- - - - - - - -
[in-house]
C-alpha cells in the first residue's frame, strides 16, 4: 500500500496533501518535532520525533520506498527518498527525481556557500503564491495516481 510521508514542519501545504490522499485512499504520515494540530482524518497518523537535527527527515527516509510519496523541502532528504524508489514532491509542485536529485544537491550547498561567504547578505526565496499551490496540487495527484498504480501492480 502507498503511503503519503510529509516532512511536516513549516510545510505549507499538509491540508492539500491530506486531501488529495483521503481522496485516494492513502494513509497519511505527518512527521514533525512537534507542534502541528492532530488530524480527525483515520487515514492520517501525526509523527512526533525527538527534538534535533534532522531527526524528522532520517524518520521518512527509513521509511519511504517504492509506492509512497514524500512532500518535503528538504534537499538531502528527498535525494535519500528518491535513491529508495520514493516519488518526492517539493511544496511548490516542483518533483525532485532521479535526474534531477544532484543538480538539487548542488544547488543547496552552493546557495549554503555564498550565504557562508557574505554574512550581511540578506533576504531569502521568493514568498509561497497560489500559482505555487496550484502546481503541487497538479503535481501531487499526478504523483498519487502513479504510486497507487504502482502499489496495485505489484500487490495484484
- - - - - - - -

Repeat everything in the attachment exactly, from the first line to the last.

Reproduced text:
[in-house]
C-alpha cells in the first residue's frame, strides 16, 4: 500500500496533501518535532520525533520506498527518498527525481556557500503564491495516481 510521508514542519501545504490522499485512499504520515494540530482524518497518523537535527527527515527516509510519496523541502532528504524508489514532491509542485536529485544537491550547498561567504547578505526565496499551490496540487495527484498504480501492480 502507498503511503503519503510529509516532512511536516513549516510545510505549507499538509491540508492539500491530506486531501488529495483521503481522496485516494492513502494513509497519511505527518512527521514533525512537534507542534502541528492532530488530524480527525483515520487515514492520517501525526509523527512526533525527538527534538534535533534532522531527526524528522532520517524518520521518512527509513521509511519511504517504492509506492509512497514524500512532500518535503528538504534537499538531502528527498535525494535519500528518491535513491529508495520514493516519488518526492517539493511544496511548490516542483518533483525532485532521479535526474534531477544532484543538480538539487548542488544547488543547496552552493546557495549554503555564498550565504557562508557574505554574512550581511540578506533576504531569502521568493514568498509561497497560489500559482505555487496550484502546481503541487497538479503535481501531487499526478504523483498519487502513479504510486497507487504502482502499489496495485505489484500487490495484484